What was once just a joke and a dream is now a reality. Anderson Silva will face Nick Diaz at UFC 183, Super Bowl weekend, on January 31, 2015. Dana White broke the news on ESPN’s SportsCenter and via Twitter. It’s a stylistic matchup that both fighters are sure to love and is the closest thing to a super fight that the UFC has delivered.
MMA fans the world over should be jumping with glee at this fight, but to properly enjoy it, you’ve got to understand not just how these fighters’ styles are likely to mesh, but also the context in which the matchup was made. Yes, Silva vs. Diaz is definitely a super fight. It brings together two elite talents who’ve been thoroughly tested, impressed fans and done so at different weight classes. In these men, style and popularity meet substance. That’s a super fight. But, and this is a big but, it’s the ugly duckling of the super fights that fans have been clamoring for.
For the past several years, as certain fighters have continued to dominate, fans have been asking to see what happens when these standout fighters face each other. Anderson Silva vs. Georges St. Pierre is the MMA world’s version of Floyd Mayweather vs. Manny Pacquiao. At the height of their reigns, before Silva got knocked out, before St. Pierre’s run was thoroughly tainted by Johny Hendricks, a fight between Silva and St. Pierre would have yielded the biggest PPV numbers the UFC had ever seen. In truth, that fight might have even rivaled some of the top boxing PPV numbers. The opportunity for that fight came and went. The same goes for Silva vs. Jon Jones and Jose Aldo vs. Benson Henderson. There’s still a chance for Jones vs. Cain Velasquez and Aldo vs. Anthony Pettis, but the likelihood of these fights ever materializing is slim.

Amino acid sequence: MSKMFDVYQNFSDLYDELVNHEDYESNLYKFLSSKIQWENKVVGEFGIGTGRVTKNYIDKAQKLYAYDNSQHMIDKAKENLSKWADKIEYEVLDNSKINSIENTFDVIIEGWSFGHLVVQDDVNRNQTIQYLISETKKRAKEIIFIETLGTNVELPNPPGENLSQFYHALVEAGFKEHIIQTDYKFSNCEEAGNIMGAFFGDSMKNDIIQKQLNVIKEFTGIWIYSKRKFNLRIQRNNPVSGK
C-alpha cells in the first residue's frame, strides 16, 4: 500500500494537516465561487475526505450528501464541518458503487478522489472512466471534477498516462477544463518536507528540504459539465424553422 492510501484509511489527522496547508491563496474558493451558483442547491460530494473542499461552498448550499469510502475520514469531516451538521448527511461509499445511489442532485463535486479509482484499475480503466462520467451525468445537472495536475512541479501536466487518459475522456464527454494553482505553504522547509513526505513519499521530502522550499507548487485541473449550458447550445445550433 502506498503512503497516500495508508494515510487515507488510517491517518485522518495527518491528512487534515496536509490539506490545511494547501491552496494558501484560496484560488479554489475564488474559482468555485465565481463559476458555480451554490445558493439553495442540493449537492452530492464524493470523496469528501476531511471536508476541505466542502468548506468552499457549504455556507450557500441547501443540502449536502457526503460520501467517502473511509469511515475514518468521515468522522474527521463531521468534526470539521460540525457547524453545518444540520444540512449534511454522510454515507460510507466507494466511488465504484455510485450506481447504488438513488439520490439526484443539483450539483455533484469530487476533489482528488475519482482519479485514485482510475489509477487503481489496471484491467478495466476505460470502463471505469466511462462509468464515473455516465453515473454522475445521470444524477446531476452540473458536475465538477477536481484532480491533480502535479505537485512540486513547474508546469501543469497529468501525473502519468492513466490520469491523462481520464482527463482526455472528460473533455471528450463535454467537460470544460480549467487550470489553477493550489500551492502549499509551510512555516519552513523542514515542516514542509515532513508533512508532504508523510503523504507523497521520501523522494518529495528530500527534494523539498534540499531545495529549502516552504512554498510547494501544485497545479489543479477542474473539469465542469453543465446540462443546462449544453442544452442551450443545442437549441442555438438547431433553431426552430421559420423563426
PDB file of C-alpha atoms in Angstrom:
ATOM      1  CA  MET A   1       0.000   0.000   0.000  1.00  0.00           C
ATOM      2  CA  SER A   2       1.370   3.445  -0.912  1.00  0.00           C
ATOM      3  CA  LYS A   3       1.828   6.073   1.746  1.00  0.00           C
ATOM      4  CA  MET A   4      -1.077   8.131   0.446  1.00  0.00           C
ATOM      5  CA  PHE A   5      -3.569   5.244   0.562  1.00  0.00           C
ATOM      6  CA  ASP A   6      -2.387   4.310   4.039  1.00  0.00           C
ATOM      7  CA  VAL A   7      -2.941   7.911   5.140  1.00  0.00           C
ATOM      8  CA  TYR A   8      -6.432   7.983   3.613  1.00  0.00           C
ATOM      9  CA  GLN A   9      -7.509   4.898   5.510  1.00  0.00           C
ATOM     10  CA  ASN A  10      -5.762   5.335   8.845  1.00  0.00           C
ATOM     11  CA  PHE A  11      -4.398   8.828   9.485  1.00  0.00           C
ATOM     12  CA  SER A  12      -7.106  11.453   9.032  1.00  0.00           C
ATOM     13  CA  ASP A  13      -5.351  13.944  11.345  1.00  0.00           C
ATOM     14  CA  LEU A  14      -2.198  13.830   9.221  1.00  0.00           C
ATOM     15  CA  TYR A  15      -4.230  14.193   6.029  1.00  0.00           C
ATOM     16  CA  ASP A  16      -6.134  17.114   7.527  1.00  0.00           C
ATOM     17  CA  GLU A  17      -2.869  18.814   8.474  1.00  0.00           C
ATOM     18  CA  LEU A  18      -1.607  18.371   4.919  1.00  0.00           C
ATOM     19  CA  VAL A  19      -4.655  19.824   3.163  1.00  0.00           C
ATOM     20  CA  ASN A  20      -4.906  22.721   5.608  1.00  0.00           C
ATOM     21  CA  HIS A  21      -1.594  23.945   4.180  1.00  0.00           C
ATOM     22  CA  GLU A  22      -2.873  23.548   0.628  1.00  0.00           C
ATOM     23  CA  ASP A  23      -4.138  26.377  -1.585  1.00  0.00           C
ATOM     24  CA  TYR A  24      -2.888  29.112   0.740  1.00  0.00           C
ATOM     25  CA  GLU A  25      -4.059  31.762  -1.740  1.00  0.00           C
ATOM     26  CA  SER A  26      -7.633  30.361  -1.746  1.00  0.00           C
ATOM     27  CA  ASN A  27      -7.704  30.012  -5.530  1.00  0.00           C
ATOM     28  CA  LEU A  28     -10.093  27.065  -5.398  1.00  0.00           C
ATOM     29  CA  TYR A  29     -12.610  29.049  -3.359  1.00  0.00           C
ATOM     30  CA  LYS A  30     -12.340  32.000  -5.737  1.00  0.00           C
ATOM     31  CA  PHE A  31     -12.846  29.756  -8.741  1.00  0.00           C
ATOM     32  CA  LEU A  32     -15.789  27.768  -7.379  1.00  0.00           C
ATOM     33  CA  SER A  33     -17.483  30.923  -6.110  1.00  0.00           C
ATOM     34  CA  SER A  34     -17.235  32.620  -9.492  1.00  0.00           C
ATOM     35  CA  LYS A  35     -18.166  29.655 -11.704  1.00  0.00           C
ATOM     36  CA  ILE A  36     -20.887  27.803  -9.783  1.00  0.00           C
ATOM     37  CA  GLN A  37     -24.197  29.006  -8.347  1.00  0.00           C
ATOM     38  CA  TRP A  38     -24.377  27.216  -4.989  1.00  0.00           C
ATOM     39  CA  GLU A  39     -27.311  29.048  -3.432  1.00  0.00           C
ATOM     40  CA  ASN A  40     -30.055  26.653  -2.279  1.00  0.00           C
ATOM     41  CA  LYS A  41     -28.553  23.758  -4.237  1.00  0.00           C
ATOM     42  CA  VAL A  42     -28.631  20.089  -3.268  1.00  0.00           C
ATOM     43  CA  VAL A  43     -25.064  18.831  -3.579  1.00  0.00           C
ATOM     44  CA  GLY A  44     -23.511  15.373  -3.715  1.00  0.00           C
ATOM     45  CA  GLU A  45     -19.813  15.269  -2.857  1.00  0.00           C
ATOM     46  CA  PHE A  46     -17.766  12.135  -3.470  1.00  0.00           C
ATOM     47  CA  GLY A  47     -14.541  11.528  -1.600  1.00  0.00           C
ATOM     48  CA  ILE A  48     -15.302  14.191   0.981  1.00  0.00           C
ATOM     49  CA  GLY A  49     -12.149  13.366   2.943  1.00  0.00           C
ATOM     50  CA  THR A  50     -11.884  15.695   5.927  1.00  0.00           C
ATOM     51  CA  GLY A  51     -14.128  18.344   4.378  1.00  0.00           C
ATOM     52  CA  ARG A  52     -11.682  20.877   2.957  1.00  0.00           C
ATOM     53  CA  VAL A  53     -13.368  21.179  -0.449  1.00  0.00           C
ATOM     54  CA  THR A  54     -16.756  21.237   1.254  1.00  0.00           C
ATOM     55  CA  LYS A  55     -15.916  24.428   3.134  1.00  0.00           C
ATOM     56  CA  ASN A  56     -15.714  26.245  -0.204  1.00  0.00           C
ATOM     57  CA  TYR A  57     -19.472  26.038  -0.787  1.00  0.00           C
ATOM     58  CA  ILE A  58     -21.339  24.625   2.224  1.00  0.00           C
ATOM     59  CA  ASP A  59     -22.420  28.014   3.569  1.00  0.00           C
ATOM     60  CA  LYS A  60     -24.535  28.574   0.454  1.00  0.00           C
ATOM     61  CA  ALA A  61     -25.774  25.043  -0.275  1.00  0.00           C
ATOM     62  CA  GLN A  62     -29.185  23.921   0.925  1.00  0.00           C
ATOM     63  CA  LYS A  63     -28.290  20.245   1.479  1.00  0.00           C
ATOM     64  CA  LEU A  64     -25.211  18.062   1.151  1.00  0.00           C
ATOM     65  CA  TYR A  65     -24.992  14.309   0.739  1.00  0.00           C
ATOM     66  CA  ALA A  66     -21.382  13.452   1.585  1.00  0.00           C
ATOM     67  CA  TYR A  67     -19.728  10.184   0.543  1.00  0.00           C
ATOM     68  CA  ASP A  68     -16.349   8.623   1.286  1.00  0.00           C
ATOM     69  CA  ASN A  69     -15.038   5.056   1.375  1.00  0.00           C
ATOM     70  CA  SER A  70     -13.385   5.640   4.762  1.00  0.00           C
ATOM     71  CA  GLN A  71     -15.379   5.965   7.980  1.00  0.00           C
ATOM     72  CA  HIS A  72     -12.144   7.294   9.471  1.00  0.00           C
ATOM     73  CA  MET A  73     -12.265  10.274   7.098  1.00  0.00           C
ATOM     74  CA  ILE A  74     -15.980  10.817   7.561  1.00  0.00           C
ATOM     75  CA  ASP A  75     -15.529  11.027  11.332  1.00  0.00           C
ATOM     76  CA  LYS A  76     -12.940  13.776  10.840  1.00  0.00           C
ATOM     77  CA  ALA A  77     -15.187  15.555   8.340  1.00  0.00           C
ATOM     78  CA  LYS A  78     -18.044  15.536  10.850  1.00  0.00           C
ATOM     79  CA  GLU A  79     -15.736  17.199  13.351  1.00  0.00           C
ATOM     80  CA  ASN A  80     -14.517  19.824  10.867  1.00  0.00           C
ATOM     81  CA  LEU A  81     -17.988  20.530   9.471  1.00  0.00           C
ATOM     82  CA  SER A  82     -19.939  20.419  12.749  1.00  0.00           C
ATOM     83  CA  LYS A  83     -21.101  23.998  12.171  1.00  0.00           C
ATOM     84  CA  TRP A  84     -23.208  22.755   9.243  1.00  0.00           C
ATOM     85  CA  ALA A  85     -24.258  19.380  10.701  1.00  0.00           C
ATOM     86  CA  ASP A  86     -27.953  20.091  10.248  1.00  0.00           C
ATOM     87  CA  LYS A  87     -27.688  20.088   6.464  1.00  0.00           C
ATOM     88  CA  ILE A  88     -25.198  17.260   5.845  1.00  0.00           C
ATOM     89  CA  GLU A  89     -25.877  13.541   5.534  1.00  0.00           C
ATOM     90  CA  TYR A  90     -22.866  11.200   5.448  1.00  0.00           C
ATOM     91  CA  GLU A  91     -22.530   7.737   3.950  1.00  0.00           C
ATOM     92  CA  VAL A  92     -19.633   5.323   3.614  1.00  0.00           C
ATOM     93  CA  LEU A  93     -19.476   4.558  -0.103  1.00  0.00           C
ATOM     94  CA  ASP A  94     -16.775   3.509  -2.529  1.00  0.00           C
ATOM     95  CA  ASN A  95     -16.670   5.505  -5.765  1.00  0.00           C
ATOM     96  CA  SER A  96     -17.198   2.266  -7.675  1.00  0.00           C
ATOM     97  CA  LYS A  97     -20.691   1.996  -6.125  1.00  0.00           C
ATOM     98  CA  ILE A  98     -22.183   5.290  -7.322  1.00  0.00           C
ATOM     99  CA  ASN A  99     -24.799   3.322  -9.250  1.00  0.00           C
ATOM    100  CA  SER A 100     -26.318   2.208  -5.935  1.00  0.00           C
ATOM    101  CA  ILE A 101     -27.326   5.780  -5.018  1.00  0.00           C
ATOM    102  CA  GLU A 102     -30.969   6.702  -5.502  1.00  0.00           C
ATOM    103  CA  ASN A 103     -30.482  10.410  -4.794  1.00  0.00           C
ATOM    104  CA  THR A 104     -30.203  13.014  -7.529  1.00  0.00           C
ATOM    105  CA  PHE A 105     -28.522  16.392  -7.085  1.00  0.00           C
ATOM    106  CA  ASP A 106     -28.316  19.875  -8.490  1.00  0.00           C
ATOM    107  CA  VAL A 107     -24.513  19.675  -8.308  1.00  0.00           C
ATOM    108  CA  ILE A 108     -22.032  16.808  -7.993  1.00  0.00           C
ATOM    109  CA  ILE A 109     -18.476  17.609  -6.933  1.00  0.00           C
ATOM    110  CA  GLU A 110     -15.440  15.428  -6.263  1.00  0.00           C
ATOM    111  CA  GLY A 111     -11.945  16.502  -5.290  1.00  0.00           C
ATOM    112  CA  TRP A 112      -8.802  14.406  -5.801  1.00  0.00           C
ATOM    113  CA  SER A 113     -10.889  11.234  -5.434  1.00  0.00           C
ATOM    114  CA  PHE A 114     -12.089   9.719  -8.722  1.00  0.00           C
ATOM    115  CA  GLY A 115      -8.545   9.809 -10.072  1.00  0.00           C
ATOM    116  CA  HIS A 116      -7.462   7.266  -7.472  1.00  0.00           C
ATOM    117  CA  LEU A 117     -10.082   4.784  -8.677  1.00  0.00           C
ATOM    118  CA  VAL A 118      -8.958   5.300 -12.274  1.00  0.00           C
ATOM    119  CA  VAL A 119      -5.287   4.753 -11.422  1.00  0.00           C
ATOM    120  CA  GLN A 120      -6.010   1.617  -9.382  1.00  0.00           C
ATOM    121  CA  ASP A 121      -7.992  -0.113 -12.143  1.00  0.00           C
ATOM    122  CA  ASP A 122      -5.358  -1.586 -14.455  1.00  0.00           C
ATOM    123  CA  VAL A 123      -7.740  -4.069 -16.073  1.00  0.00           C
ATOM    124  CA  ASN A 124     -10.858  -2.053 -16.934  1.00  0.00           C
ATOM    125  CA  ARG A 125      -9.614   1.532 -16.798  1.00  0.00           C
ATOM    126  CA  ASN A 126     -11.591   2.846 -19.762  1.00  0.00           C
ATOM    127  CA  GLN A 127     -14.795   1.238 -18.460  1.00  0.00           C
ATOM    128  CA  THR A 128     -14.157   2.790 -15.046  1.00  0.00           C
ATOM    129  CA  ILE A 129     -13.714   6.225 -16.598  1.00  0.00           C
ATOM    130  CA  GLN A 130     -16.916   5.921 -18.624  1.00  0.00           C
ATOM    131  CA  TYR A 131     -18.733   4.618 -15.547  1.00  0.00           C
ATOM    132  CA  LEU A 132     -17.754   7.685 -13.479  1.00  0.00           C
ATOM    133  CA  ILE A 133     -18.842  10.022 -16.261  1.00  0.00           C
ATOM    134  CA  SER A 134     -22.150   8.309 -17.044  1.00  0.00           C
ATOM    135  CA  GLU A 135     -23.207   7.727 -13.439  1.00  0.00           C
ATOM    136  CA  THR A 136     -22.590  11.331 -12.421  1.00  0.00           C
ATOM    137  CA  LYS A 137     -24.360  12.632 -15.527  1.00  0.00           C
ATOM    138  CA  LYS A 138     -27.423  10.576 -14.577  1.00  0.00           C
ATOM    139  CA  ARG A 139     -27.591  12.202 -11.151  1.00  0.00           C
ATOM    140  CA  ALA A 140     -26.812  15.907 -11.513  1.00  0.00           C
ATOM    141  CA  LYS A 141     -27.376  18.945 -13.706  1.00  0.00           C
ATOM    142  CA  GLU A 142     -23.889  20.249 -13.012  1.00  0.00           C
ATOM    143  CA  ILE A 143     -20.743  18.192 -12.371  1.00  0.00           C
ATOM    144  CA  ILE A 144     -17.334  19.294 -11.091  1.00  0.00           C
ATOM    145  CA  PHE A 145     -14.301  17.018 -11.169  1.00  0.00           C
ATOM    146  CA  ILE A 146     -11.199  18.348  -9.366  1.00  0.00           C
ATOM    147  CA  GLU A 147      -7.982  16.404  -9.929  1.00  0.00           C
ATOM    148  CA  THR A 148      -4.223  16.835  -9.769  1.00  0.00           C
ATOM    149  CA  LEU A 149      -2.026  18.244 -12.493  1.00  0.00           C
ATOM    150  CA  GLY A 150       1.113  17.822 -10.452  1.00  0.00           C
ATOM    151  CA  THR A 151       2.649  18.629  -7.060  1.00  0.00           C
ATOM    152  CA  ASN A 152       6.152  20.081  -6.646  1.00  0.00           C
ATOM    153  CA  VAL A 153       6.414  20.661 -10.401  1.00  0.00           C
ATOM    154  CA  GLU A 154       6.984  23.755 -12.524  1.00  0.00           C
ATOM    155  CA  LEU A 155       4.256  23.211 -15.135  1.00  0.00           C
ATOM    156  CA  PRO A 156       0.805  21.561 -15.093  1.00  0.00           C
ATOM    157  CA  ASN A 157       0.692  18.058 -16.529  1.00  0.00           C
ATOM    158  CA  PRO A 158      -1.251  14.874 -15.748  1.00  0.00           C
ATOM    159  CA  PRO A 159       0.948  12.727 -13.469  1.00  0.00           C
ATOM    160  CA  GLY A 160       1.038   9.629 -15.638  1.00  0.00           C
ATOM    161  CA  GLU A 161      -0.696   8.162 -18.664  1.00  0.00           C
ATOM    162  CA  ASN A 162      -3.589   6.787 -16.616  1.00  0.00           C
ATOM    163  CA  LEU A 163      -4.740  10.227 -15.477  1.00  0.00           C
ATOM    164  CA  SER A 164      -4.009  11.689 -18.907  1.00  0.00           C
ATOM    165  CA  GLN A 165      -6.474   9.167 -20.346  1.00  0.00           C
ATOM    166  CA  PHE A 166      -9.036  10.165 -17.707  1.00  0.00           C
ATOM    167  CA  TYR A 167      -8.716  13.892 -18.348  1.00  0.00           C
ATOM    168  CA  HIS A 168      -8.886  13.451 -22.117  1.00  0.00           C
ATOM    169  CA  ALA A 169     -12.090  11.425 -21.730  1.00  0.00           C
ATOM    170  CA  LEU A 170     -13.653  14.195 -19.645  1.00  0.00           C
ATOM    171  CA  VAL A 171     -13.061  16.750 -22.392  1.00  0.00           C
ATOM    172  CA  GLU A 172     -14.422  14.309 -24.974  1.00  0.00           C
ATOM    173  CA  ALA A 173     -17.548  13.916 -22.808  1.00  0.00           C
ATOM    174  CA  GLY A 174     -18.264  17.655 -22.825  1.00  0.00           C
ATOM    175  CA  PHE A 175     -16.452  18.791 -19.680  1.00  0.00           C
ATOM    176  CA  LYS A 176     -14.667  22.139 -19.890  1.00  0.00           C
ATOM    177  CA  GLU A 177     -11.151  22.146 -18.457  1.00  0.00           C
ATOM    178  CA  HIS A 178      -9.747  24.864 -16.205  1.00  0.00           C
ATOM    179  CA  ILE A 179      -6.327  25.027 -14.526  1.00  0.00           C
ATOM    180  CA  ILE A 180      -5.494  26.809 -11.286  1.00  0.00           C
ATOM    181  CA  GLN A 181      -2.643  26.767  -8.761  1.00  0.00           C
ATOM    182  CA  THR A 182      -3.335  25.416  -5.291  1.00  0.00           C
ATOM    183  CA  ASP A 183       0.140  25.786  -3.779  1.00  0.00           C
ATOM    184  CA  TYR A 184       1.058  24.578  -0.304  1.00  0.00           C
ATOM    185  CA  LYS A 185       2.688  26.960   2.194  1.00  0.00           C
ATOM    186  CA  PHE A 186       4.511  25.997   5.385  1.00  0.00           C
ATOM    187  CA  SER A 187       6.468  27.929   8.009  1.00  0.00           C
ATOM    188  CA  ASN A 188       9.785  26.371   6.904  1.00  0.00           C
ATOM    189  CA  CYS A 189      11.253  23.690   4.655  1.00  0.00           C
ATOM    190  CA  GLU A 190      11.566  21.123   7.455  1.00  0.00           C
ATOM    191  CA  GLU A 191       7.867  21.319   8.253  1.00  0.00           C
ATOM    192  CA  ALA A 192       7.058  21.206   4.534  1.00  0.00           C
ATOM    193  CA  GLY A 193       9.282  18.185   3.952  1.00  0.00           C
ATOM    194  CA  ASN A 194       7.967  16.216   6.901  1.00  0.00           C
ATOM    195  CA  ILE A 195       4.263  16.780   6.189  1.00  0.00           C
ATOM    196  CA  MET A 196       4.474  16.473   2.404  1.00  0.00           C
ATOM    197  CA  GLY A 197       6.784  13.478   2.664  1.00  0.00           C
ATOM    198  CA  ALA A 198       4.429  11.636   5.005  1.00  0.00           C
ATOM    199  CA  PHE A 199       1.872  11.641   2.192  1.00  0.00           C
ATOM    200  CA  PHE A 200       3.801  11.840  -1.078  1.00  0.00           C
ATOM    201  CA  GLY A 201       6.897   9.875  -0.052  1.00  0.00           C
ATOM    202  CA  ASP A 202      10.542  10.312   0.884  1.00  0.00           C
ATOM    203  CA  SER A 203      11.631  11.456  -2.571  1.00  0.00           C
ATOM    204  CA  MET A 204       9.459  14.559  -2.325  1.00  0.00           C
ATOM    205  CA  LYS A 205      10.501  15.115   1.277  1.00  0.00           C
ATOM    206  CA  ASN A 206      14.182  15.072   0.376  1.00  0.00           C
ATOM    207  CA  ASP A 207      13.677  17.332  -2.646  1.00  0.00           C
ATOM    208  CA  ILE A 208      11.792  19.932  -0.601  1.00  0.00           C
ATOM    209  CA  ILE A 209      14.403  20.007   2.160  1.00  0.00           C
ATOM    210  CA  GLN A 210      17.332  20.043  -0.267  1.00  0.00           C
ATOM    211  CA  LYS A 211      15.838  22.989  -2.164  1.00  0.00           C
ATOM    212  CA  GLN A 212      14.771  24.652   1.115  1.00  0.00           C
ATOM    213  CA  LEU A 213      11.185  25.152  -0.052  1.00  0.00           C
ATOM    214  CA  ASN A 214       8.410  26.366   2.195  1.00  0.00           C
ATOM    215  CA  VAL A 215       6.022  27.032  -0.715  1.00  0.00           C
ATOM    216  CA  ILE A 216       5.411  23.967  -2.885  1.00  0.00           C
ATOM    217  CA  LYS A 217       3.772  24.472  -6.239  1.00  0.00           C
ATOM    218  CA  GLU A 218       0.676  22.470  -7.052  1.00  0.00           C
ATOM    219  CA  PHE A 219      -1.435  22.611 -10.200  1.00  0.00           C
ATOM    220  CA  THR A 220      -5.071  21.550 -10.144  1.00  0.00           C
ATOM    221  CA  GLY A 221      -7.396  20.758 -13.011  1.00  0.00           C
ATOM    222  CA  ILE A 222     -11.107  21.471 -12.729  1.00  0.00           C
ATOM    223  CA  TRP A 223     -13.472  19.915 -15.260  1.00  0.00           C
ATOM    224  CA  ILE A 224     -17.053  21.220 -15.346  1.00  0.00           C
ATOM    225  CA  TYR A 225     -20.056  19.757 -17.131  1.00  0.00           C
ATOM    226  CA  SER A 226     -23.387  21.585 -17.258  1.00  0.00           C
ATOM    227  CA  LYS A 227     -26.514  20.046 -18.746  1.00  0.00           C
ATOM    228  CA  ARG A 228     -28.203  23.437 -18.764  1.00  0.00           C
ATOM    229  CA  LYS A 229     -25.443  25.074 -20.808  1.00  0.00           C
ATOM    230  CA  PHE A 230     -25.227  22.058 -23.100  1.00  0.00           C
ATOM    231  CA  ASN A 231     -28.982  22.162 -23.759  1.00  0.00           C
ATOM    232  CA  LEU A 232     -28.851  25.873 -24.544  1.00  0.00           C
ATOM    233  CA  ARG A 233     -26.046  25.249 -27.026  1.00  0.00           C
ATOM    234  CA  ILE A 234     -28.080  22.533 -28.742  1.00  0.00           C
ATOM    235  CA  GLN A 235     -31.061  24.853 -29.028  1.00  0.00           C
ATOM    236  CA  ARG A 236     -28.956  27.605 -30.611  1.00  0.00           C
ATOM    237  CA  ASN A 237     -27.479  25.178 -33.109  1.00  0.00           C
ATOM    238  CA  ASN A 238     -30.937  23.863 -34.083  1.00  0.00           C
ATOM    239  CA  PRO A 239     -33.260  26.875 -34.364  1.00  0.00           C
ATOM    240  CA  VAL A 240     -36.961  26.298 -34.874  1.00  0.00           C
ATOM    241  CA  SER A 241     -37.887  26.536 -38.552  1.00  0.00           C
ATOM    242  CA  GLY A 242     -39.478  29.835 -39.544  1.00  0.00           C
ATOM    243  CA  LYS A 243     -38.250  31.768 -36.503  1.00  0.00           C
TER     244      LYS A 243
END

Part of the reason is that the UFC has been especially reluctant to allow champions to compete for titles, or at all, in other weight classes. Silva fought in two non-title fights at light heavyweight while he was the UFC middleweight champion (against Forrest Griffin and Stephan Bonnar), but that is certainly an anomaly.
With the exception of Georges St. Pierre, who on multiple occasions expressed a reluctance to face Silva, most fighters seem willing, if not downright eager, for super fights. For these guys, such fights are not only an opportunity to grow their glory, but to cash in on endorsement deals and advertising from companies that recognize the significant marketing potential of such events.
So why aren’t these fights getting made? The clear and final answer is really only known to Dana White, but it likely has something to do with brand control. The UFC is hyper protective of its brand, part of which is built by drawing stark contrasts with the shortcomings of boxing. For example, critics often say, there are so many belts in boxing it’s hard to know who the champion is. In the UFC, however, it’s quite clear who the champ is. Only after a champion is out of commission for an exceedingly long time does the UFC even entertain the idea of an interim champion, as it did when Dominick Cruz and Georges St. Pierre were injured. Maybe part of the reason more super fights don’t happen is because the UFC wants to keep its championship lineage clear. Not a great reason, but an understandable one.